Deputations, questions, letters, phone calls, liaising with every refugee committee and activist, and enlisting the support of other MPs were all part of her armoury. The mass internment of around 27,600 enemy aliens in May 1940 served only to exacerbate an already challenging situation and to plunge Eleanor Rathbone and her committee into a maelstrom of activity as they sought the release of thousands of refugees. She put over 80 parliamentary questions on internment alone; the issues pursued including the importance of separating Nazi internees from non-Nazis; the shocking living conditions in many of the camps; the food shortages and lack of medical care. Once again the parallels with refugee camps and detention centres for asylum seekers cannot be ignored. The response to Rathbone’s urgent requests for a more generous immigration policy followed a pattern, including claims that it would fuel domestic anti-Semitism. In a desperate effort at countering this assertion, in late 1942 she established the National Committee for Rescue from Nazi Terror. The remit was to disseminate information at home about the mass extermination of Jews in Europe (information that the BBC in particular was unwilling to broadcast) and to promote small scale rescue missions. Despite the lack of success, the fact that Eleanor doggedly pursued these goals in the face of government intransigence and kept the subject in the public eye, is testimony to her humanity and determination.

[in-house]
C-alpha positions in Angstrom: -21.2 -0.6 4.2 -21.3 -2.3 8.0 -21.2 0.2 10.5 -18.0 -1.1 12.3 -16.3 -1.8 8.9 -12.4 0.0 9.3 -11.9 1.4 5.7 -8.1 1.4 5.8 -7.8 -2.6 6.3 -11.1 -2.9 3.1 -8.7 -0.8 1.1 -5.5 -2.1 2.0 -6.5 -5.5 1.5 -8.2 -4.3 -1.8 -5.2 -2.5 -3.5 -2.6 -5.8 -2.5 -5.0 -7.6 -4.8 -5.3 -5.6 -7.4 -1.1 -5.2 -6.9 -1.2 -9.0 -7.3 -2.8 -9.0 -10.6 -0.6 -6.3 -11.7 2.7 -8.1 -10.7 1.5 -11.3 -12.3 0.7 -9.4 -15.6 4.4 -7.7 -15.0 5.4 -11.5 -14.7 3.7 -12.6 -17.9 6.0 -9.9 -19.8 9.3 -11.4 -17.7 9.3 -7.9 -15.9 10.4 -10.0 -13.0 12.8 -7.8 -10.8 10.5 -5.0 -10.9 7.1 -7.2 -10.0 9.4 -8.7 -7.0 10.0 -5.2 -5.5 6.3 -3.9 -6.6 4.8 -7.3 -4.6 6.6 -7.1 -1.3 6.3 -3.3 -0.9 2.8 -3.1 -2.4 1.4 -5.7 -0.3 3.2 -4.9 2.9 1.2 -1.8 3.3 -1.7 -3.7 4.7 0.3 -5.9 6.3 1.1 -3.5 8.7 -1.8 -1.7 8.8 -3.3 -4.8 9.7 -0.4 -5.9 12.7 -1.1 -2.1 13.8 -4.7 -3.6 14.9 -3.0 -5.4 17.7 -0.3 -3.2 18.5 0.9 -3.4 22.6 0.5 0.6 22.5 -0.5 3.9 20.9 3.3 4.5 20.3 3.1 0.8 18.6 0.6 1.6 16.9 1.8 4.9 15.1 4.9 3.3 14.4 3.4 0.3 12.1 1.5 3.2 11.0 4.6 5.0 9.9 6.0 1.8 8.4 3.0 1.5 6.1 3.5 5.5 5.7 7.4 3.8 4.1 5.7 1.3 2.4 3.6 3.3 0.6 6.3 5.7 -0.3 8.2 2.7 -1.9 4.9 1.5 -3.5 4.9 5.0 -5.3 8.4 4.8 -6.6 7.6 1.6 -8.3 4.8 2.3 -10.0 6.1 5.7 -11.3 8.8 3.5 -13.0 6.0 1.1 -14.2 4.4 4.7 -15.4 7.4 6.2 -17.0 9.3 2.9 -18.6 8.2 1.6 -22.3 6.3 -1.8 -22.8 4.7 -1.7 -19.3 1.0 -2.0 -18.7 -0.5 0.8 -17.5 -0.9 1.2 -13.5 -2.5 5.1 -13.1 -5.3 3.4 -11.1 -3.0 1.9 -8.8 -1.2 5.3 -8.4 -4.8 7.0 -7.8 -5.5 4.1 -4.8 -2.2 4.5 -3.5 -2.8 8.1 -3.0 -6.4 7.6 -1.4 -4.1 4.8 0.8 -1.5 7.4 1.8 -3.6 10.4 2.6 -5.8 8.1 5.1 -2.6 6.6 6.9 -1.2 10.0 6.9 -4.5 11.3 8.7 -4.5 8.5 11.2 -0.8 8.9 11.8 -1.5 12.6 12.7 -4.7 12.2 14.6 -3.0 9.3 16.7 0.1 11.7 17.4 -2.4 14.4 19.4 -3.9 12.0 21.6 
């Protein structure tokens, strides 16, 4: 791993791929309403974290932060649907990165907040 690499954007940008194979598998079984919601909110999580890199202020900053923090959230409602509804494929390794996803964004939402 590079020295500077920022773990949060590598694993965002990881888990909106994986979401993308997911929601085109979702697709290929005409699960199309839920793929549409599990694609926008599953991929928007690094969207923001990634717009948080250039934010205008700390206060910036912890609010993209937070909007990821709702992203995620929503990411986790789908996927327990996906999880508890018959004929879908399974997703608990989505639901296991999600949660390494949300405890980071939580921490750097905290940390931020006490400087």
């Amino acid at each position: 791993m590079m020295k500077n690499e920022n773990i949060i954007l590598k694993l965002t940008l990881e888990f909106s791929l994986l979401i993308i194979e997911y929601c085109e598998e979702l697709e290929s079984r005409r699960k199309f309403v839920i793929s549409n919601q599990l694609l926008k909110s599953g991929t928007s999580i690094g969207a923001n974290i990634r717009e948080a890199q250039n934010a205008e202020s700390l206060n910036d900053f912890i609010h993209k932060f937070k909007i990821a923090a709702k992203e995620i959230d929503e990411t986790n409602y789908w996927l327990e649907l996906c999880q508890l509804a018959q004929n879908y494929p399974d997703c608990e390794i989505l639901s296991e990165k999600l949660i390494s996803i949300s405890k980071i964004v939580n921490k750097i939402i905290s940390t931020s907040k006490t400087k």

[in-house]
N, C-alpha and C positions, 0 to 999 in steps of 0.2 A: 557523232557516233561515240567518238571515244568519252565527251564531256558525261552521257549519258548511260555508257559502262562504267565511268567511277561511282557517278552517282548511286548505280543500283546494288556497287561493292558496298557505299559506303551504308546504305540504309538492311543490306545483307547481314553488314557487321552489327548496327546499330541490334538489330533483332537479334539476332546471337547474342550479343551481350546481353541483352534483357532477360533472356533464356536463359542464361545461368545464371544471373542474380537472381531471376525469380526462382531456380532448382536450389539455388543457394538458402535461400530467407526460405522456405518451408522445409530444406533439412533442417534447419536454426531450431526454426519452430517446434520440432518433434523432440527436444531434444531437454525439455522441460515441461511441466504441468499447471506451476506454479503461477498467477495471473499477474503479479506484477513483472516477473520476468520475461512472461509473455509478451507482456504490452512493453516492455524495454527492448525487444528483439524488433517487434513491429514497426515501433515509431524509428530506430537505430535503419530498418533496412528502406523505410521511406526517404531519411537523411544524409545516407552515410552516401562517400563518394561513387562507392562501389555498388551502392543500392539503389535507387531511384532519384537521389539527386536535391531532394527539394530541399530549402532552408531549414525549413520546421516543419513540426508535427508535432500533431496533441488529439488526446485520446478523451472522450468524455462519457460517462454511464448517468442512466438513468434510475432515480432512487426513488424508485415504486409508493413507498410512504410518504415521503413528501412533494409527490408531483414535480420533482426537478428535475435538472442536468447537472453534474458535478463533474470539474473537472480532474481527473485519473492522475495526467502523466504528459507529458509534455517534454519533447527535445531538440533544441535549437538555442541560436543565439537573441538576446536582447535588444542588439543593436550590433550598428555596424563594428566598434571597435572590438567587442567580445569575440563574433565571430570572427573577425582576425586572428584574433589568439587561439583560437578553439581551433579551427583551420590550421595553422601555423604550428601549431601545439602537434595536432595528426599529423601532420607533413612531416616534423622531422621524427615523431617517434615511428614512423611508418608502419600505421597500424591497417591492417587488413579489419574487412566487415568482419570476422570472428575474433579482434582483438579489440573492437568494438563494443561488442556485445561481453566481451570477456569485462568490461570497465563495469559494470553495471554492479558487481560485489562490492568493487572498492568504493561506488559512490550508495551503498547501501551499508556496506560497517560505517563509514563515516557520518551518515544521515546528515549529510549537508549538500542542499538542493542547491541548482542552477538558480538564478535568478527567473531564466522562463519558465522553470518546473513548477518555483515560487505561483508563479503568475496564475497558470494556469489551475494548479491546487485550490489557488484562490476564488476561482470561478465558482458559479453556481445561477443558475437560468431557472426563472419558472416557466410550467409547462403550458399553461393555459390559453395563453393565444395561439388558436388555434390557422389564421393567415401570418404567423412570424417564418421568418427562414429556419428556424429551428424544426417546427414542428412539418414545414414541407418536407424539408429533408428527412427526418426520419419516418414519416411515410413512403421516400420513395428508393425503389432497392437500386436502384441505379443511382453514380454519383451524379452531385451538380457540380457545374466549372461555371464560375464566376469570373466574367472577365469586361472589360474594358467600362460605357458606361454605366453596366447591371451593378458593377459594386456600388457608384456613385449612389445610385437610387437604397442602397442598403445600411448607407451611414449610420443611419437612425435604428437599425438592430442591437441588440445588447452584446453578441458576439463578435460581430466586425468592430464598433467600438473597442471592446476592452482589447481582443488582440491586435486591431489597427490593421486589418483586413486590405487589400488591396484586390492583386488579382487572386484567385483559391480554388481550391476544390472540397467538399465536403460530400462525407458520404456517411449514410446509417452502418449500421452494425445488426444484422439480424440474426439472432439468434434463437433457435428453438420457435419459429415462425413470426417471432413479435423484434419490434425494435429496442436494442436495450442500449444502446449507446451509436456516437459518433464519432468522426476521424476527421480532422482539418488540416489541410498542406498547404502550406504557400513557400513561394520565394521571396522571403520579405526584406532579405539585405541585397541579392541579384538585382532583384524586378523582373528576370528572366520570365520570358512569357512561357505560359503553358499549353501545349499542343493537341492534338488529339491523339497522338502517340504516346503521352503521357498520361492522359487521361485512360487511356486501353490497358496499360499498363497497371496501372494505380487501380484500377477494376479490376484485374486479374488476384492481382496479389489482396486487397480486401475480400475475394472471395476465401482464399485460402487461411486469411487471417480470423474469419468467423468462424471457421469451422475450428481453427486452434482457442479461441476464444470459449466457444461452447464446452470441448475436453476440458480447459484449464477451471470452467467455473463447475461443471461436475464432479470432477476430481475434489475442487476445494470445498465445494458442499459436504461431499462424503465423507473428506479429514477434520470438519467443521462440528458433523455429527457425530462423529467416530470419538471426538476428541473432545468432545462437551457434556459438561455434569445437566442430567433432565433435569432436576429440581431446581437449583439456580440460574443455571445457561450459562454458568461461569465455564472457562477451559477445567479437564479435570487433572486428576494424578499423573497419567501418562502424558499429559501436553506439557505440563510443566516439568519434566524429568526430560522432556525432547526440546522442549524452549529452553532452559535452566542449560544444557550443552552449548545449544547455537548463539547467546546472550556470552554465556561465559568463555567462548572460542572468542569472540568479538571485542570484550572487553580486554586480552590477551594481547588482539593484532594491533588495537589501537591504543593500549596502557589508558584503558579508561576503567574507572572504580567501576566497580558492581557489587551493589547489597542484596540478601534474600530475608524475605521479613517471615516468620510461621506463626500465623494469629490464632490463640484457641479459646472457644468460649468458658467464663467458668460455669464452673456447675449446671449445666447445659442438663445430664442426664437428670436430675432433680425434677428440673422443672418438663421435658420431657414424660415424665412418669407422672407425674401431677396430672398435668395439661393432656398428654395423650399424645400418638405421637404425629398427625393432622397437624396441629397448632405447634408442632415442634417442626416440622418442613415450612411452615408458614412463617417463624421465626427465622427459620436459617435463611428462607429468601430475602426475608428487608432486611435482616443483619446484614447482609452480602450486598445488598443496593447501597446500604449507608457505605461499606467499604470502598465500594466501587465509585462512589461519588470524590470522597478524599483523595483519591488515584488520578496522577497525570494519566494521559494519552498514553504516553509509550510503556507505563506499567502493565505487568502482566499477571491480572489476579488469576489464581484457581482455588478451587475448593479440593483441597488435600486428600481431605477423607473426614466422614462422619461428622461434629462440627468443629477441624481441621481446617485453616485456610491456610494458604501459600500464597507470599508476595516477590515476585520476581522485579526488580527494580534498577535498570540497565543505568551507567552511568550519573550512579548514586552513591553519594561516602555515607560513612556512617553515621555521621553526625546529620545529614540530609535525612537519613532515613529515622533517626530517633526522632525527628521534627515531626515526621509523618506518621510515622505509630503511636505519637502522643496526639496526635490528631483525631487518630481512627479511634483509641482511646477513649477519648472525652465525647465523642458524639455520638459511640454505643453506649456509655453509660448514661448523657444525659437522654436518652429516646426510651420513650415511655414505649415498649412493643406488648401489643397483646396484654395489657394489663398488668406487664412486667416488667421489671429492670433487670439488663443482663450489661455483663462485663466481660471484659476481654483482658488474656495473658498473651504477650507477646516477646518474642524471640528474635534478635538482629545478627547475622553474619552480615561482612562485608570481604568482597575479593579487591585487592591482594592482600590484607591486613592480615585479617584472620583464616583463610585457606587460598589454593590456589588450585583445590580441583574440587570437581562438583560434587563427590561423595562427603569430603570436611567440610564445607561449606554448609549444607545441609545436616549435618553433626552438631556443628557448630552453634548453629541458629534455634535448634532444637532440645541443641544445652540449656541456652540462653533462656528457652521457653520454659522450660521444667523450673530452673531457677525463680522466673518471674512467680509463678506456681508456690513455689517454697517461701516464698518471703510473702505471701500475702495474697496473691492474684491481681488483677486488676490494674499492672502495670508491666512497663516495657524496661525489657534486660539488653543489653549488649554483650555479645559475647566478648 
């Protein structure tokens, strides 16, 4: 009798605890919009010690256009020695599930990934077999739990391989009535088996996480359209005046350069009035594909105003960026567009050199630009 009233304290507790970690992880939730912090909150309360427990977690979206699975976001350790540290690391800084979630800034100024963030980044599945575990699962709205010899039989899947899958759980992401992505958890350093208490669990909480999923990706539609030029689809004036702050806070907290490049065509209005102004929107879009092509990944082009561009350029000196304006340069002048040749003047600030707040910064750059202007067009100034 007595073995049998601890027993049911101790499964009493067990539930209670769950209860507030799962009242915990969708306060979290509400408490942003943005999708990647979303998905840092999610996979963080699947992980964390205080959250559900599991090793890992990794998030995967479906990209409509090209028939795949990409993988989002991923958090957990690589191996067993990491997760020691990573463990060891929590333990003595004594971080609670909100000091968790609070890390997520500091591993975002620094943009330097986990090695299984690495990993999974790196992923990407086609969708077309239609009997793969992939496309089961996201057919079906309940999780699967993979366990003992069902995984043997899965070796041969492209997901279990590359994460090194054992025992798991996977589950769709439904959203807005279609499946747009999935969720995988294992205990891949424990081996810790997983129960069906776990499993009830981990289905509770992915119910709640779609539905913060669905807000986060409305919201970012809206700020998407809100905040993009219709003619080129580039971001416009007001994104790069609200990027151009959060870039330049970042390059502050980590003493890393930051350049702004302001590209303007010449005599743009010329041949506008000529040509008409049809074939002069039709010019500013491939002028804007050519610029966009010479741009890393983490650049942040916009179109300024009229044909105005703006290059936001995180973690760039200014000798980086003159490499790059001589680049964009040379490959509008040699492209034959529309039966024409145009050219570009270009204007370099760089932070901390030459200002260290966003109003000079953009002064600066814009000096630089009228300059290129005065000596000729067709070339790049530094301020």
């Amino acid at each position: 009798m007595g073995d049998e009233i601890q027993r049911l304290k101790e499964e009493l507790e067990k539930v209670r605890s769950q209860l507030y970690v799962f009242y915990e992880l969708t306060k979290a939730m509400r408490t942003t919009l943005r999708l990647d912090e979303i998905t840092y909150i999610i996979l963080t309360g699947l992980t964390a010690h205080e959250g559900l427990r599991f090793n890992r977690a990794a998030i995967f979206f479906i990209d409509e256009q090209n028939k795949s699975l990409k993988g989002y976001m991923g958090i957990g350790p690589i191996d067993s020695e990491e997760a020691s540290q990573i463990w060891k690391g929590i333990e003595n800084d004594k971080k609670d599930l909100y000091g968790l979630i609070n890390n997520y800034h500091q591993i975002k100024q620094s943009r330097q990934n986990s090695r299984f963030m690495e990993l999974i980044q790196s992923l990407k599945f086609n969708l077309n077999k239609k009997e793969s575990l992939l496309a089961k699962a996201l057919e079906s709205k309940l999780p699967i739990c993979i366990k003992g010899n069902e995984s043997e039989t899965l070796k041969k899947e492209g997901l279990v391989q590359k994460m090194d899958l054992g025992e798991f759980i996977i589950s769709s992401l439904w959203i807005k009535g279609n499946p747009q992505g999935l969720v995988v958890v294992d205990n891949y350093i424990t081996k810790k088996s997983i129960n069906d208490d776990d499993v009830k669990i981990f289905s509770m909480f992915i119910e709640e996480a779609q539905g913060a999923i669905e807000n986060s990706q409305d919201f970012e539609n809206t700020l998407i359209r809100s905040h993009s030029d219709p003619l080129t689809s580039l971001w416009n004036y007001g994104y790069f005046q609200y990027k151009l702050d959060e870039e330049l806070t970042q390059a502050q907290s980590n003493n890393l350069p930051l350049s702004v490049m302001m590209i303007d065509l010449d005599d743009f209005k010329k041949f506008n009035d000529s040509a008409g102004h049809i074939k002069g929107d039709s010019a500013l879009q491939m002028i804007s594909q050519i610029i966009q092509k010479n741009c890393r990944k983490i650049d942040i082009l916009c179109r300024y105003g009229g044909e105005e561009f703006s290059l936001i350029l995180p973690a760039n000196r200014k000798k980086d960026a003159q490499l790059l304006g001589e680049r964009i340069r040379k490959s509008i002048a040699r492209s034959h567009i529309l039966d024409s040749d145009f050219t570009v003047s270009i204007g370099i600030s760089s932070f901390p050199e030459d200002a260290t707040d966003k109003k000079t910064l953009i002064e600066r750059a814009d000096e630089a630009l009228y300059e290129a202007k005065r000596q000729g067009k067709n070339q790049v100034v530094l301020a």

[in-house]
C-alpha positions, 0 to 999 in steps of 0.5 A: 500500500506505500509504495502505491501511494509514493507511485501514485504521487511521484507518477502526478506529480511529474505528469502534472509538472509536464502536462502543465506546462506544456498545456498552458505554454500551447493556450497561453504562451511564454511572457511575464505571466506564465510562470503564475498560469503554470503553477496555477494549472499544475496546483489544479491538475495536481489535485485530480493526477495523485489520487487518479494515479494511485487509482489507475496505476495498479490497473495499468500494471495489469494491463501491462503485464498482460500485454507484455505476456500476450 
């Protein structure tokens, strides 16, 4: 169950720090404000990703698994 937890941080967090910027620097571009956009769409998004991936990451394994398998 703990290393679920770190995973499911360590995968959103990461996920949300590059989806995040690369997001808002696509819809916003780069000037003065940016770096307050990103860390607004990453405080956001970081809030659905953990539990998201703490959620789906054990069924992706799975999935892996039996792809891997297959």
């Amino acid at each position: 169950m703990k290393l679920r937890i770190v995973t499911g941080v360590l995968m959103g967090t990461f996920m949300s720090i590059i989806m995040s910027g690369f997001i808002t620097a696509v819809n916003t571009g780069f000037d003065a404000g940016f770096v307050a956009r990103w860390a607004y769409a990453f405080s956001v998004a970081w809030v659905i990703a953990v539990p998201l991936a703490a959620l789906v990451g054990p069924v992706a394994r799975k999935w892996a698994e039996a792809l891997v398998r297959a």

Poignant words, written in 1943, highlight the struggle she envisaged people would have to expiate their shame:
If peace came tomorrow, we could not forget the millions for whom it would come too late, nor wash our hands of the stain of blood.’”
Nor was she able to hide her shame at Britain’s myopia, for she was convinced that with:
…greater foresight, courage (sic) there would have been no war, and if our policy towards refugees had been less miserably cautious, selfish and unimaginative, thousands of those already dead or in danger of death, might now be free and happy, contributing from their rich store of talent and industry to the welfare of mankind.” [i]
Today’s political situation is not the same as that which prevailed during the Second World War, but Eleanor Rathbone’s assessment of the official response to the humanitarian disaster then resonates with the current crisis now. Calls for an imaginative and generous response reflect her belief that Britain’s tradition of liberty, generosity and asylum were of profound importance, even in wartime.
[i] EFR `Speech notes on the Refugee Question’, 16 December 1942. RP XIV. 3.85.
Eleanor Rathbone died 70 years ago in January 1946, and she is being commemorated at various events throughout the year. Her refugee work will be remembered at a one-day conference being held in central London on Monday 20 June 2016, World Refugee Day. Welcome to Britain? Refugees Then and Now. A conference in memory of Eleanor Rathbone 1872-1946, the ‘MP for refugees’.